Linux Tutorial: 1. Introduction

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Linux Tutorial: 1. Introduction
« on: January 28, 2015, 01:18:44 PM »
Linux Tutorial: 1.  Introduction
  • Are you dissatisfied with Windows?
  • Are you tired of “renting” expensive software, constantly having to buy updates or upgrades, and paying endless annual subscription fees?
  • Are you concerned with the security of your computer systems?
  • Are you concerned that your aging hardware may no longer be able to run the newest versions of Windows?
  • Are you currently using Windows XP, or earlier, and concerned that Microsoft no longer provides any support or updates?
  • Are you willing to consider, and try alternatives to Windows?
If you can answer “yes” to one or more of these questions, perhaps it is time to consider trying  Linux?  You have probably heard of Linux in your travels on the Internet; and have heard just how hard it is to use, and does not support modern PC hardware.  That is categorically not true, as I will demonstrate in this series of tutorials.  However, do you realize that you are probably already a Linux user?  Well, you are if you use an Android Smartphone or tablet, an iPod/iPad/iPhone, or a Kindle!  Google's Android OS, Apple's iOS, and Amazon's Kindle OS are all versions of Linux, and at their heart sits the Linux Kernel.  Your cable box is a small computer and likely uses Linux as its' operating system.  Other examples exist all over the place.  It is hard to imagine that anyone reading this tutorial is not in some way already a Linux user, it is that pervasive in today's world of electronic devices.  It is NOT hard to use.  It DOES support almost every hardware PC device.

So, what is Linux?  Linux is the generic name for every operating system that uses the Linux kernel to perform all the basics of computer functions.  There is not one Linux; there are literally hundreds of “Linux” operating systems out there to choose from.  Each one has varying characteristics to offer users.  Most have simple installers, and provide users with a familiar, easily recognized graphics user interface, or “GUI”.  But, one thing they all have in common is that they are FREE.  FREE, as in no cost whatsoever, either for the operating system, or any applications, with a small number of exceptions.  The largest of those exceptions is games, so if you are a gamer, be prepared to ante up for your favorites from time-to-time. If you are not a gamer, or are only an occasional one, virtually anything you want to do is free.  If most of your time is spent on line, either browsing the Internet, using email, social networking, an office suite, or playing audio/video media, your entire software experience will not cost a single penny.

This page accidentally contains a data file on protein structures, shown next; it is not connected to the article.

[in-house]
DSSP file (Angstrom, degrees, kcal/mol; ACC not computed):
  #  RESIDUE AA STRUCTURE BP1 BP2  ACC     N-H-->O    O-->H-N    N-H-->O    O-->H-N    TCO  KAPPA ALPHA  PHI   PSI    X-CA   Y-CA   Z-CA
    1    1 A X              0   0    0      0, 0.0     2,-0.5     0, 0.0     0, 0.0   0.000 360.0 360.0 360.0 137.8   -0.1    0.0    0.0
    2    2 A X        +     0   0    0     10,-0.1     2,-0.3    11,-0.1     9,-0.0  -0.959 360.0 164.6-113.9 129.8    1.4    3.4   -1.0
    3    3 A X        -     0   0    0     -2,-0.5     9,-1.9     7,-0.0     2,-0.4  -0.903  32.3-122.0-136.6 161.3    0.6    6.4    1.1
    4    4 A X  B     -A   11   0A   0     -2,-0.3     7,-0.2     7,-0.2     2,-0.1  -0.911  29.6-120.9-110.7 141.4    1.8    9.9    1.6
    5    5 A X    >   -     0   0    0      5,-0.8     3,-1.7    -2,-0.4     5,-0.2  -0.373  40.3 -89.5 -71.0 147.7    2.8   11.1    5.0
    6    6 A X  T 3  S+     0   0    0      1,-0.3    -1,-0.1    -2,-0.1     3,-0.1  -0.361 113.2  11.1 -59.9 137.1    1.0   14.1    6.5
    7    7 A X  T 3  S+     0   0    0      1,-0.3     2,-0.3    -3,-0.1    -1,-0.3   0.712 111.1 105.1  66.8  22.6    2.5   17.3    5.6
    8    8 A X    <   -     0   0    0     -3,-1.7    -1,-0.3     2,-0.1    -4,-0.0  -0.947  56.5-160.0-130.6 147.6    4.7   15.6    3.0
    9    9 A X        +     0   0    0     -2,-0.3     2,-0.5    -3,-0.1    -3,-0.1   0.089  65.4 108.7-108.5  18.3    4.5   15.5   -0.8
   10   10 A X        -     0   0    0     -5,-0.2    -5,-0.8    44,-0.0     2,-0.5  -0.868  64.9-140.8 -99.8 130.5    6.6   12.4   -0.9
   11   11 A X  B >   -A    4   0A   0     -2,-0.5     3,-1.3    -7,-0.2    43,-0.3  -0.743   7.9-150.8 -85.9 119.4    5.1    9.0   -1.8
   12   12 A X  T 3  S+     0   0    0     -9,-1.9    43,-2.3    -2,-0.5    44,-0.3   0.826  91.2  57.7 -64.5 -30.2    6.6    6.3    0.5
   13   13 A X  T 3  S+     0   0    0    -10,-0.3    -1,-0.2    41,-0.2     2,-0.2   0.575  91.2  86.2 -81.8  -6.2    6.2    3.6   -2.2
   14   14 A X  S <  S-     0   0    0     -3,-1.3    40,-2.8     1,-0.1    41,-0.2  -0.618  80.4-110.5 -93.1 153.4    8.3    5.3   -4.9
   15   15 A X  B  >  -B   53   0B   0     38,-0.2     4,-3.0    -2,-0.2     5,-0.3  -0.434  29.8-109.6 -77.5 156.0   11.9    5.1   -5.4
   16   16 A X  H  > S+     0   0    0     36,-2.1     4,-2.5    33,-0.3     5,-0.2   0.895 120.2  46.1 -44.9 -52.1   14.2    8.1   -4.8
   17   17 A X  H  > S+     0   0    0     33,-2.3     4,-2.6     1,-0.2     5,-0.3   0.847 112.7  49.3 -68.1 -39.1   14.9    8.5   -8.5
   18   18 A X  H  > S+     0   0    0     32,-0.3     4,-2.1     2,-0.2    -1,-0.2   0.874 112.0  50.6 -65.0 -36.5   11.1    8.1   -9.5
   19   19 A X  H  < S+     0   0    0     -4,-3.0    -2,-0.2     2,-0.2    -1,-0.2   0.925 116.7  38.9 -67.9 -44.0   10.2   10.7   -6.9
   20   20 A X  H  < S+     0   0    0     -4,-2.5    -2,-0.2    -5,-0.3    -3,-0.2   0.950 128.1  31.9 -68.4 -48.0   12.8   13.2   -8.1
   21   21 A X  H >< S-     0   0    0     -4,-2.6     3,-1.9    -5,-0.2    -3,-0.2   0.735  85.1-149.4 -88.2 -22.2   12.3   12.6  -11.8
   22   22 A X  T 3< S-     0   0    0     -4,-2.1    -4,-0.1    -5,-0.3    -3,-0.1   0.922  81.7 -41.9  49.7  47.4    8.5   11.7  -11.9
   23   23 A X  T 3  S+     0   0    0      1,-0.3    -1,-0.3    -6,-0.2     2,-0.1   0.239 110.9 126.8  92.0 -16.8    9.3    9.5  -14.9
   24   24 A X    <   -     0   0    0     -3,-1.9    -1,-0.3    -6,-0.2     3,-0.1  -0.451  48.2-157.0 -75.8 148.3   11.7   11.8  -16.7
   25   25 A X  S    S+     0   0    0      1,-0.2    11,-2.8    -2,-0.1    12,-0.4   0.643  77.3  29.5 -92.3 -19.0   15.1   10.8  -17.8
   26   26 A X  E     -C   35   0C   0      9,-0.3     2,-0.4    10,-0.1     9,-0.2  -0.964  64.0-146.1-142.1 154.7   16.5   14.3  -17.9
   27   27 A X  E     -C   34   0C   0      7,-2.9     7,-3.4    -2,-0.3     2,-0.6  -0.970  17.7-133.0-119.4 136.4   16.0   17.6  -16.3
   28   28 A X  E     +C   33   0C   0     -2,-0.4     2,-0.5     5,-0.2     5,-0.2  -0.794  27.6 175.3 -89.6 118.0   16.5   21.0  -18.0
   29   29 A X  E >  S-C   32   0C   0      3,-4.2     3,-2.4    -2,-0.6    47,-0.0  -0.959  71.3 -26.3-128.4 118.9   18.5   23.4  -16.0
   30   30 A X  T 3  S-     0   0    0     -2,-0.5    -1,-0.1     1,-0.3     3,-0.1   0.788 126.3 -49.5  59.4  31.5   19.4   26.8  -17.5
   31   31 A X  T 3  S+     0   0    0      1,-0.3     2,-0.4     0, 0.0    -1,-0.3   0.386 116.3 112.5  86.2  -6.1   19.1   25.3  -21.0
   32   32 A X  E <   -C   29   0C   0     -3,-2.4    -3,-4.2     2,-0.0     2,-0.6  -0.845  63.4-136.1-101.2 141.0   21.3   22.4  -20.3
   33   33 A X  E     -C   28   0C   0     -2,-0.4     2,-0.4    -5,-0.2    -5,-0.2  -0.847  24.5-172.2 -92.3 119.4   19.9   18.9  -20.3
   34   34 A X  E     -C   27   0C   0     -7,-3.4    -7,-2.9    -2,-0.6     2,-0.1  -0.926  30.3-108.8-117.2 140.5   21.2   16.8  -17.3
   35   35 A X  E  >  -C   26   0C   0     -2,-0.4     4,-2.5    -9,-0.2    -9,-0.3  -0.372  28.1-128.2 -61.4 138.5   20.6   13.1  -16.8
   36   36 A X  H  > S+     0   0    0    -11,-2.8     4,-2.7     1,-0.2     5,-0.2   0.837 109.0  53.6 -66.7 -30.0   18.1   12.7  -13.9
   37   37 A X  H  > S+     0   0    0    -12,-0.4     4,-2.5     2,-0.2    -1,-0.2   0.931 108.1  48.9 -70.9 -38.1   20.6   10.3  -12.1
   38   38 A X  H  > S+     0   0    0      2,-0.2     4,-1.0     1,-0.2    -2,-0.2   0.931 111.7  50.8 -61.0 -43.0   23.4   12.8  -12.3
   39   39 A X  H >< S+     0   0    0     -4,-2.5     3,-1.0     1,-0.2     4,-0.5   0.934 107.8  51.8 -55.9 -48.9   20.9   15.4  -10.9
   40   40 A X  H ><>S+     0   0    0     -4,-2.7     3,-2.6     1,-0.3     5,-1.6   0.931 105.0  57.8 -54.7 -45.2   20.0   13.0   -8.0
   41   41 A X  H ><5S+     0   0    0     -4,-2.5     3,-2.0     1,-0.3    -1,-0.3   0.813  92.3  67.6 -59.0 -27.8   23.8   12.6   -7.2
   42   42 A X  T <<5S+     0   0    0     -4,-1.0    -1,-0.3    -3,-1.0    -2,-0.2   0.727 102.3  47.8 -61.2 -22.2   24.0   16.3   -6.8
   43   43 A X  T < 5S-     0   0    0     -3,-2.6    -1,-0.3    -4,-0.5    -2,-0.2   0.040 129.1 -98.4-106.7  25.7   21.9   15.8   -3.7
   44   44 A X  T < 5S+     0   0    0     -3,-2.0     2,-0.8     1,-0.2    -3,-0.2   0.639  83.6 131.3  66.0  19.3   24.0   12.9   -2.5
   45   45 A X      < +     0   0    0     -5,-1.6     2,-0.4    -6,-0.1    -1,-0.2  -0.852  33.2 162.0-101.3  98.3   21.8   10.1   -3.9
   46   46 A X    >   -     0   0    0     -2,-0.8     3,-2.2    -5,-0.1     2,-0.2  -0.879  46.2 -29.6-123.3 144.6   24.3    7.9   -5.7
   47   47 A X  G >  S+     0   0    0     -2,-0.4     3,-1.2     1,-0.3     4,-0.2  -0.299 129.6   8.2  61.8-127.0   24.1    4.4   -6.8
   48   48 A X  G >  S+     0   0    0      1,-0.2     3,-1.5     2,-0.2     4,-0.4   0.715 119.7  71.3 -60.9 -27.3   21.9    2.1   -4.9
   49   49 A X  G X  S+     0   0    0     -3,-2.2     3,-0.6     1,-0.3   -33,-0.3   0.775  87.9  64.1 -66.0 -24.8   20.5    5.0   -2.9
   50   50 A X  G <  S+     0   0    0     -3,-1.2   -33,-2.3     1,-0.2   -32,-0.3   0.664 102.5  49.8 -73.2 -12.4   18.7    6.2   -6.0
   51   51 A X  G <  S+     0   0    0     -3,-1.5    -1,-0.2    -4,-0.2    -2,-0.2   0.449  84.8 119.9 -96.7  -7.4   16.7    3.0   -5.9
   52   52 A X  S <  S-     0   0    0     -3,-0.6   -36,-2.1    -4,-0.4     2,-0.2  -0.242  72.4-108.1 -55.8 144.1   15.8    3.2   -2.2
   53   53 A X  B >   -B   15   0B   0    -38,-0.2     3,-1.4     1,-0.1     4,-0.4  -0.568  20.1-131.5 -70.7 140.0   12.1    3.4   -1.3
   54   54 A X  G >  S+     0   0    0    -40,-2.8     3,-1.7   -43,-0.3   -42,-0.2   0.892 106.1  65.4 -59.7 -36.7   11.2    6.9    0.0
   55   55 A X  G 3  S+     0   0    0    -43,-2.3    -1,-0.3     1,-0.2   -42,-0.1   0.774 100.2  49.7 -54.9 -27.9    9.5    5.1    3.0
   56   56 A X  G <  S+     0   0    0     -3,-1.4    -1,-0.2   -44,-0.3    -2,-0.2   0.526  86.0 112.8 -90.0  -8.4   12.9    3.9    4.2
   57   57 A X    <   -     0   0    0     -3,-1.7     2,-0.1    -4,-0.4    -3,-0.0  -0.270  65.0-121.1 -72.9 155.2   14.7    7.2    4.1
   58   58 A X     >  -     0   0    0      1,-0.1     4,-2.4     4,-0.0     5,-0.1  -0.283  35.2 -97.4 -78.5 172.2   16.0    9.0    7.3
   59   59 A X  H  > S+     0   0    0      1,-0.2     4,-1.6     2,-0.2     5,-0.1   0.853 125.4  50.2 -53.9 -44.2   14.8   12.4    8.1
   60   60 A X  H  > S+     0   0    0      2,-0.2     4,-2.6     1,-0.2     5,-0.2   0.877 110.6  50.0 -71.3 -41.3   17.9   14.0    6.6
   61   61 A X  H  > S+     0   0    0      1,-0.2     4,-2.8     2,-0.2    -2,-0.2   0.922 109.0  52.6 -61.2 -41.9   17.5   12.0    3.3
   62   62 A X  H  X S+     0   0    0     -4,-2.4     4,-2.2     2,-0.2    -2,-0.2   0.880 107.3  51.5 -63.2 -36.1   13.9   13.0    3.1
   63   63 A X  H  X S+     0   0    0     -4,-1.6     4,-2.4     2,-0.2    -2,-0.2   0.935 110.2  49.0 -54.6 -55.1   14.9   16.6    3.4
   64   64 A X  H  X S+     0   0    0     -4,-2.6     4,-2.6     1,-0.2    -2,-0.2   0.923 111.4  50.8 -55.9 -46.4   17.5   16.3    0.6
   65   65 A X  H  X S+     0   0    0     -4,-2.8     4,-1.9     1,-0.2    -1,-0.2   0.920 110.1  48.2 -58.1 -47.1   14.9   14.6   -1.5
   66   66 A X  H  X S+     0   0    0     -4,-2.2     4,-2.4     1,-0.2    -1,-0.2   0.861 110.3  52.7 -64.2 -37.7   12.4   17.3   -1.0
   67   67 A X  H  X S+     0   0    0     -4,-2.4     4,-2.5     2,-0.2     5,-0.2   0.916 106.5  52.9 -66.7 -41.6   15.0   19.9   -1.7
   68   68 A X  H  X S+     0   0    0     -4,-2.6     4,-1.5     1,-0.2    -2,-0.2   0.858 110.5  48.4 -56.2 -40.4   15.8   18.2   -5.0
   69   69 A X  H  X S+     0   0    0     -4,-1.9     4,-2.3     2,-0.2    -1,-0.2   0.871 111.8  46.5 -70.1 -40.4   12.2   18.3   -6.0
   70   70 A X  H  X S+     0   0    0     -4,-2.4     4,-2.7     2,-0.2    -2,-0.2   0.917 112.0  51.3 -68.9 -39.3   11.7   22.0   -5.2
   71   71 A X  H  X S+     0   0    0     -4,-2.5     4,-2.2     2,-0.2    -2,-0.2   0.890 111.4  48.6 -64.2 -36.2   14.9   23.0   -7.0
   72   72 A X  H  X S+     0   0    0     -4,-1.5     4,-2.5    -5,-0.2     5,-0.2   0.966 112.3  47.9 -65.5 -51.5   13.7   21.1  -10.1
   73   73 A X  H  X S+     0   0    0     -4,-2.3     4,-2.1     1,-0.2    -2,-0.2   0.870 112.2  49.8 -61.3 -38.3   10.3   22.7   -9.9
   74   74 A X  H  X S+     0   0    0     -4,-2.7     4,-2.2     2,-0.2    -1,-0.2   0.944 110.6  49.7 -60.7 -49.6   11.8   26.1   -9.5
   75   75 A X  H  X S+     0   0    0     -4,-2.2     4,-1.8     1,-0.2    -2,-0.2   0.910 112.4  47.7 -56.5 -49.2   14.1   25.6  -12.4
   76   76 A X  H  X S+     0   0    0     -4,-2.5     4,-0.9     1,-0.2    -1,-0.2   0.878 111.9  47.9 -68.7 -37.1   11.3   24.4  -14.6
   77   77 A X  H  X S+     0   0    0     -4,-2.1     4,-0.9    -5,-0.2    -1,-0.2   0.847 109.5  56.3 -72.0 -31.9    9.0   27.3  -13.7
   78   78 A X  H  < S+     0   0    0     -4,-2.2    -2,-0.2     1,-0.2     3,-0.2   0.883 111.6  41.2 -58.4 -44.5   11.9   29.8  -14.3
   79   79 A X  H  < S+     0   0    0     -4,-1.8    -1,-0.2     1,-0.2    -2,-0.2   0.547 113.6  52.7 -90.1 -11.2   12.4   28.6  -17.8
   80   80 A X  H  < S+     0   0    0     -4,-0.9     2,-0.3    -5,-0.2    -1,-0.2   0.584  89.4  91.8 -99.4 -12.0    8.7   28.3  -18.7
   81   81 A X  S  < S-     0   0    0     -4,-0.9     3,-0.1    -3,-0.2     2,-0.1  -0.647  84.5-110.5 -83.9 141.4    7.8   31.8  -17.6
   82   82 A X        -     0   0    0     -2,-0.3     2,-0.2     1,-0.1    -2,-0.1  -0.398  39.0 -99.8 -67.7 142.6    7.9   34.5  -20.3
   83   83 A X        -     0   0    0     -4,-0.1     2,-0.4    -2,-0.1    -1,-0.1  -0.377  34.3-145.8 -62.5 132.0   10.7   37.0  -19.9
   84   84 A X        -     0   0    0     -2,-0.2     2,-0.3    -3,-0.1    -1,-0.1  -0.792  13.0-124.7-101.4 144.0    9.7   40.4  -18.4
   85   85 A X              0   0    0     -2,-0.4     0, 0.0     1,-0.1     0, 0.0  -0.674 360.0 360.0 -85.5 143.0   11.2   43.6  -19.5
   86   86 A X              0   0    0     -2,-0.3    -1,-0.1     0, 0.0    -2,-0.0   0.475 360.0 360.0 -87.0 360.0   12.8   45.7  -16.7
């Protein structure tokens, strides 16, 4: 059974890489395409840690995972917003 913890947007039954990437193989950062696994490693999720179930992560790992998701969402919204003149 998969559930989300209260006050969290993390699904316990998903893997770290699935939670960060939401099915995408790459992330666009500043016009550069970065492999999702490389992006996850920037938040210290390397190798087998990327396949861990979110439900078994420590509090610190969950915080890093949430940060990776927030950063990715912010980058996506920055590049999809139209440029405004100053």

Linux is efficient.  It runs well even on older, less capable hardware.  It even runs on micro hardware.  I have a Raspberry Pi at home, and it runs Linux.  See here: for more information about that fun device.  A Raspberry Pi circuit board can be purchased today for less than $31.00 from Amazon.  A complete kit including case, power supply and all necessary cables is less than $60.00.  Plug in a monitor or TV, add your existing keyboard and mouse (including wireless ones), plug in your network, and you are ready surf to your heart's content.  But, that isn't the subject here.  Our tutorial is aimed at using Linux on your desktop, laptop or netbook, either supplementing or replacing your existing operating system.